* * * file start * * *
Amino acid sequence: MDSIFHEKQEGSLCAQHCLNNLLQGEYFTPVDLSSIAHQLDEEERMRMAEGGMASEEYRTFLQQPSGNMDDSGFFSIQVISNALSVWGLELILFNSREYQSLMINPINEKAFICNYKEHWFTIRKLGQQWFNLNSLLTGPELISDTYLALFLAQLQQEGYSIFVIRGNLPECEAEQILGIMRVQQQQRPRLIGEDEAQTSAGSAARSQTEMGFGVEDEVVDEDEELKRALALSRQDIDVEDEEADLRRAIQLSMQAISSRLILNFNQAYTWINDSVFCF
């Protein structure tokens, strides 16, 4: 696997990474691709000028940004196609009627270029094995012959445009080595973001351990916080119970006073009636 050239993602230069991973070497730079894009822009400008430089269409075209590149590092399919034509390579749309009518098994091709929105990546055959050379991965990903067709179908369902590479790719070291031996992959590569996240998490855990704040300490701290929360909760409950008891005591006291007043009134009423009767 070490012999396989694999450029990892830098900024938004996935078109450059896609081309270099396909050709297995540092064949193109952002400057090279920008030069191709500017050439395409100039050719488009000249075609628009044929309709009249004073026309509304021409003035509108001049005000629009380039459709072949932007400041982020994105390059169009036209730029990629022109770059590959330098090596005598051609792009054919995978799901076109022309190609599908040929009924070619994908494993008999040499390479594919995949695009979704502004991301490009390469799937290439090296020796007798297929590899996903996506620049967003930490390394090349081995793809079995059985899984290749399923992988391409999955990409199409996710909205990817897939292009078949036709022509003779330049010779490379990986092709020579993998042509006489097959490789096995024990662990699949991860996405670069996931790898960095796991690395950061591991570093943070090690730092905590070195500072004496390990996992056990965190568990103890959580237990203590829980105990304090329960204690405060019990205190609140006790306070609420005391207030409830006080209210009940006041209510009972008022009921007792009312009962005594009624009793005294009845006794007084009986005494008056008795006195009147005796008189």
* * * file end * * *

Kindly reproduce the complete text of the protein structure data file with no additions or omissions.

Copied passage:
Amino acid sequence: MDSIFHEKQEGSLCAQHCLNNLLQGEYFTPVDLSSIAHQLDEEERMRMAEGGMASEEYRTFLQQPSGNMDDSGFFSIQVISNALSVWGLELILFNSREYQSLMINPINEKAFICNYKEHWFTIRKLGQQWFNLNSLLTGPELISDTYLALFLAQLQQEGYSIFVIRGNLPECEAEQILGIMRVQQQQRPRLIGEDEAQTSAGSAARSQTEMGFGVEDEVVDEDEELKRALALSRQDIDVEDEEADLRRAIQLSMQAISSRLILNFNQAYTWINDSVFCF
């Protein structure tokens, strides 16, 4: 696997990474691709000028940004196609009627270029094995012959445009080595973001351990916080119970006073009636 050239993602230069991973070497730079894009822009400008430089269409075209590149590092399919034509390579749309009518098994091709929105990546055959050379991965990903067709179908369902590479790719070291031996992959590569996240998490855990704040300490701290929360909760409950008891005591006291007043009134009423009767 070490012999396989694999450029990892830098900024938004996935078109450059896609081309270099396909050709297995540092064949193109952002400057090279920008030069191709500017050439395409100039050719488009000249075609628009044929309709009249004073026309509304021409003035509108001049005000629009380039459709072949932007400041982020994105390059169009036209730029990629022109770059590959330098090596005598051609792009054919995978799901076109022309190609599908040929009924070619994908494993008999040499390479594919995949695009979704502004991301490009390469799937290439090296020796007798297929590899996903996506620049967003930490390394090349081995793809079995059985899984290749399923992988391409999955990409199409996710909205990817897939292009078949036709022509003779330049010779490379990986092709020579993998042509006489097959490789096995024990662990699949991860996405670069996931790898960095796991690395950061591991570093943070090690730092905590070195500072004496390990996992056990965190568990103890959580237990203590829980105990304090329960204690405060019990205190609140006790306070609420005391207030409830006080209210009940006041209510009972008022009921007792009312009962005594009624009793005294009845006794007084009986005494008056008795006195009147005796008189």